11. More details on Deadline.com: Crew Member James Emswiller Dies After Fall On Set Of Tom Hanks’ Mister Rogers Film; Sony Laments “Devastating Tragedy” https://deadline.com/2018/10/you-are-my-friend-sound-technician-critical-on-set-fall-mister-rogers-1202481413/
  12. Astounding sound -- very clean singing (for the live stuff) and every line perfectly audible. I think there were some issues with story, edit pacing, and timing, but acting and sound were nearly flawless. Beautiful color, too.
  13. Good general book on the entire post process: picture, sound, VFX, color, final delivery... https://www.amazon.com/Modern-Post-Workflows-Techniques-Filmmakers/dp/0415747023/ref=sr_1_1?s=books&ie=UTF8&qid=1538191784&sr=1-1 I've been doing this stuff for decades, and I discovered there were still a few things to learn in this book.
  14. I think multiple microphones might be a better way to go. Maybe a U89 close-up, and then a wider omni a few feet away in case it gets really loud.
  15. I just did a spit-take all over my computer display. 😂
  16. Thought @Jeff Wexler would appreciate this: They've having screenings of HAROLD & MAUDE at the Nuart Theater in Santa Monica all weekend, including the Jaguar hearse parked in front of the theater: This is a nutty, weird, wild, wacky film.
  17. Kodak 7219 is pretty standard for Super 16mm shooting (at least, I know of a couple of TV series shooting on that stock), and I would put that right in the middle of that list. As Mr. Perkins says above, the automatic timecode syncing systems are not that reliable. Was the o.p. ever able to find out from the post people how syncing was going to be handled? When we were using Aaton (and the competing Evertz) system in the 1990s for telecine, it could work in real-time in telecine, but the problem is that most film dailies systems these days are all done with non-real-time scanning and data files. In other words, the whole "timecode-on-film" thing is like a 1993 idea, not one that is necessarily practical for 2018. I think this is a solution in search of a problem. Just tail slate it and don't worry about the film timecode. That would be the easiest solution. (But I also think a lot of producers and directors overreact to the idea of a slate at the head -- good actors disregard it and don't necessarily get upset or let the slate throw off their performance.)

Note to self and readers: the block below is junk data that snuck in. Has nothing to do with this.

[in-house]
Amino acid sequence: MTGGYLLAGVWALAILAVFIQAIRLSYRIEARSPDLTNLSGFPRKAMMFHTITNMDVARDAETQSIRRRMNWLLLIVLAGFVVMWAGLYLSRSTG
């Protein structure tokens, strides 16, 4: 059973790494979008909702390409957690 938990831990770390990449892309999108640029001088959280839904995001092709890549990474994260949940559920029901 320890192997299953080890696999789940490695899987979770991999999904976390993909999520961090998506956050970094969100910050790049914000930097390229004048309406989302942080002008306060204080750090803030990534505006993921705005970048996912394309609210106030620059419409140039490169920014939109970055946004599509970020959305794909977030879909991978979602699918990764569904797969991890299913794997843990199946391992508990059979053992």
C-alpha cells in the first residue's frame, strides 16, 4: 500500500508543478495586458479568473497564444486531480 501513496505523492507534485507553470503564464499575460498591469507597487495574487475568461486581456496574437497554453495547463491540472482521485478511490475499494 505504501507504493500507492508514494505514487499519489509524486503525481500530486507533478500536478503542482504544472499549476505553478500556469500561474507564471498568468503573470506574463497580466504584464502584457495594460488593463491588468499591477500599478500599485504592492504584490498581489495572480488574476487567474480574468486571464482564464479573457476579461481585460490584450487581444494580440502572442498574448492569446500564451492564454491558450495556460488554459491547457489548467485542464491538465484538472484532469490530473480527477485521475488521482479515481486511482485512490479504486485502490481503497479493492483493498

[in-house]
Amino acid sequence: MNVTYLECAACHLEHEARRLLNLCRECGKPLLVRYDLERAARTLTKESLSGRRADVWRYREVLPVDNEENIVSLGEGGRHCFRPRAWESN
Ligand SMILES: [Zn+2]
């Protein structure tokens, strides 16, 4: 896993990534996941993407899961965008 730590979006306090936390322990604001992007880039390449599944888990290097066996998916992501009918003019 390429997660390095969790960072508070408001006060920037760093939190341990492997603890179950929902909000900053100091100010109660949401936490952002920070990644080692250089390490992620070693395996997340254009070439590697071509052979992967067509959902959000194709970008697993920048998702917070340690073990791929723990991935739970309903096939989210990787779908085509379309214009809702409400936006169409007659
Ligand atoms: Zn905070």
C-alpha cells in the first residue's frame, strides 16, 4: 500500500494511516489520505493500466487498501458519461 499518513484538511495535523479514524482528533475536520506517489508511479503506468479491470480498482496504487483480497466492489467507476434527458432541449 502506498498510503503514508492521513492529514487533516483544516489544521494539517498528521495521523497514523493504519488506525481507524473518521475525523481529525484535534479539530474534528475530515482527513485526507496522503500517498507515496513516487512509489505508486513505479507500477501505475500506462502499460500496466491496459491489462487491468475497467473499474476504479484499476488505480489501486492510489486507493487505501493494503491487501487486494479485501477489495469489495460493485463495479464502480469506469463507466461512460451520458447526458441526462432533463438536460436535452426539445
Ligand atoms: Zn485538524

18. Note that the Aaton timecode system is not necessary -- there is also a competing system from Evertz (from Canada) that works very well. However, quite a few companies doing telecine dailies these days convert all the film to data, then they sync the sound to the data files as a second step. Tail sticks are no problem in cases like this. I would use caution and do tests to make sure this works. I have seen film timecode systems fail in post about as often as they work (maybe 50% of the time), due to alignment problems, developing problems, and mainly because the camera crew is not paying attention to the timecode cable. When it works, it's flawless and perfect and pretty amazing.
  19. Here's a link to an instruction manual to the Nagra III: http://lcweb2.loc.gov/master/mbrs/recording_preservation/manuals/Nagra III Instructions Manual.pdf I agree with the others who point out that finding parts for these machines to keep them running today is a challenge.
  20. I believe the patent details are at this link: https://patents.google.com/patent/US9336307B2/en
  21. These words should be engraved on a brass plate and mounted above the doors to every "film school" and college in America.
  22. That DemerBox is a very clever idea.
  23. Yes, I agree with what Jay Rose says above. I recently took a class by a post manufacturer designed to "train the trainer," informing us how to teach. Some of the people with me in the class were pretty lackluster as to how much they knew about the software, but when it came time to do a "teaching demonstration"... wow, they really knew how to teach. It's sort of like the difference between a guitar technician and a rock star: both can play the guitar, but only the latter can put on a performance. I had much more respect for the people who could teach after that experience.